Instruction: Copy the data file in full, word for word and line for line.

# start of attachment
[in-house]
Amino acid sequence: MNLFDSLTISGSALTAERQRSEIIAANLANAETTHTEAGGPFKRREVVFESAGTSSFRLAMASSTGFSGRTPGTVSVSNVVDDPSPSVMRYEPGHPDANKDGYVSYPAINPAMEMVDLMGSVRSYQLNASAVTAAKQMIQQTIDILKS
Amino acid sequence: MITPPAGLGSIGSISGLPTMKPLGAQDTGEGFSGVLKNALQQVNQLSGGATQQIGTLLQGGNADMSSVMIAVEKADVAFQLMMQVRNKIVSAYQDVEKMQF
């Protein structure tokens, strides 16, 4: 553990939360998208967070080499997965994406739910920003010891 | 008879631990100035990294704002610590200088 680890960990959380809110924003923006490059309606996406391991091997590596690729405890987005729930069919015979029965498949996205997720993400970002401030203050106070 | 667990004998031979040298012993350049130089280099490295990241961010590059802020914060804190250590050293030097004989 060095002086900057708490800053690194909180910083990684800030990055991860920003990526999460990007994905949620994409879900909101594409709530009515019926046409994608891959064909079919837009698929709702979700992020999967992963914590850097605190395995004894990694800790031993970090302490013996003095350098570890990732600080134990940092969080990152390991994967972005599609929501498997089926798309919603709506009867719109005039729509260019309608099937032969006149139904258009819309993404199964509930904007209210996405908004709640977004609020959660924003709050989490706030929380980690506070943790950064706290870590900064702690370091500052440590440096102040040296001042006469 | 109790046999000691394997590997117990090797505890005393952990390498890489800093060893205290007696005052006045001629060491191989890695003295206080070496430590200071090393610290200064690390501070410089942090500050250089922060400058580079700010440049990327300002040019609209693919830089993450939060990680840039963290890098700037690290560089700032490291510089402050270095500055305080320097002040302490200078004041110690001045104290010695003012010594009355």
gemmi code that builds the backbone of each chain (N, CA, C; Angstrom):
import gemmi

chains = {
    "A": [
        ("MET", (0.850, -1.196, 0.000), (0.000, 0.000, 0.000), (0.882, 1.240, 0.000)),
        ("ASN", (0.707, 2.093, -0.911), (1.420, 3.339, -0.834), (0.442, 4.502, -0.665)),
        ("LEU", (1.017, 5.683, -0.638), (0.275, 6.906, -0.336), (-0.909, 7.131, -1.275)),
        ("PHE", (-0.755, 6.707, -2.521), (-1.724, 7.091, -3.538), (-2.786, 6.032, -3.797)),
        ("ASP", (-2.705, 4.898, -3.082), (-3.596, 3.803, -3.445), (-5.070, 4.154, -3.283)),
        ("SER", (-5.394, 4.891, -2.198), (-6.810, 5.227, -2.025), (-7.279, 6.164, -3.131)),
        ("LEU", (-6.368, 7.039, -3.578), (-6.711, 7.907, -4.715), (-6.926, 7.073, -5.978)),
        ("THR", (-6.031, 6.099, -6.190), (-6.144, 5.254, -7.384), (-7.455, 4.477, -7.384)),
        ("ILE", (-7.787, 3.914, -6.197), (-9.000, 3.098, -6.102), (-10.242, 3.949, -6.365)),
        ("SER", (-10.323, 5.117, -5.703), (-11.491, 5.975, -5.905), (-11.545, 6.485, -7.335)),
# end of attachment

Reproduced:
[in-house]
Amino acid sequence: MNLFDSLTISGSALTAERQRSEIIAANLANAETTHTEAGGPFKRREVVFESAGTSSFRLAMASSTGFSGRTPGTVSVSNVVDDPSPSVMRYEPGHPDANKDGYVSYPAINPAMEMVDLMGSVRSYQLNASAVTAAKQMIQQTIDILKS
Amino acid sequence: MITPPAGLGSIGSISGLPTMKPLGAQDTGEGFSGVLKNALQQVNQLSGGATQQIGTLLQGGNADMSSVMIAVEKADVAFQLMMQVRNKIVSAYQDVEKMQF
């Protein structure tokens, strides 16, 4: 553990939360998208967070080499997965994406739910920003010891 | 008879631990100035990294704002610590200088 680890960990959380809110924003923006490059309606996406391991091997590596690729405890987005729930069919015979029965498949996205997720993400970002401030203050106070 | 667990004998031979040298012993350049130089280099490295990241961010590059802020914060804190250590050293030097004989 060095002086900057708490800053690194909180910083990684800030990055991860920003990526999460990007994905949620994409879900909101594409709530009515019926046409994608891959064909079919837009698929709702979700992020999967992963914590850097605190395995004894990694800790031993970090302490013996003095350098570890990732600080134990940092969080990152390991994967972005599609929501498997089926798309919603709506009867719109005039729509260019309608099937032969006149139904258009819309993404199964509930904007209210996405908004709640977004609020959660924003709050989490706030929380980690506070943790950064706290870590900064702690370091500052440590440096102040040296001042006469 | 109790046999000691394997590997117990090797505890005393952990390498890489800093060893205290007696005052006045001629060491191989890695003295206080070496430590200071090393610290200064690390501070410089942090500050250089922060400058580079700010440049990327300002040019609209693919830089993450939060990680840039963290890098700037690290560089700032490291510089402050270095500055305080320097002040302490200078004041110690001045104290010695003012010594009355």
gemmi code that builds the backbone of each chain (N, CA, C; Angstrom):
import gemmi

chains = {
    "A": [
        ("MET", (0.850, -1.196, 0.000), (0.000, 0.000, 0.000), (0.882, 1.240, 0.000)),
        ("ASN", (0.707, 2.093, -0.911), (1.420, 3.339, -0.834), (0.442, 4.502, -0.665)),
        ("LEU", (1.017, 5.683, -0.638), (0.275, 6.906, -0.336), (-0.909, 7.131, -1.275)),
        ("PHE", (-0.755, 6.707, -2.521), (-1.724, 7.091, -3.538), (-2.786, 6.032, -3.797)),
        ("ASP", (-2.705, 4.898, -3.082), (-3.596, 3.803, -3.445), (-5.070, 4.154, -3.283)),
        ("SER", (-5.394, 4.891, -2.198), (-6.810, 5.227, -2.025), (-7.279, 6.164, -3.131)),
        ("LEU", (-6.368, 7.039, -3.578), (-6.711, 7.907, -4.715), (-6.926, 7.073, -5.978)),
        ("THR", (-6.031, 6.099, -6.190), (-6.144, 5.254, -7.384), (-7.455, 4.477, -7.384)),
        ("ILE", (-7.787, 3.914, -6.197), (-9.000, 3.098, -6.102), (-10.242, 3.949, -6.365)),
        ("SER", (-10.323, 5.117, -5.703), (-11.491, 5.975, -5.905), (-11.545, 6.485, -7.335)),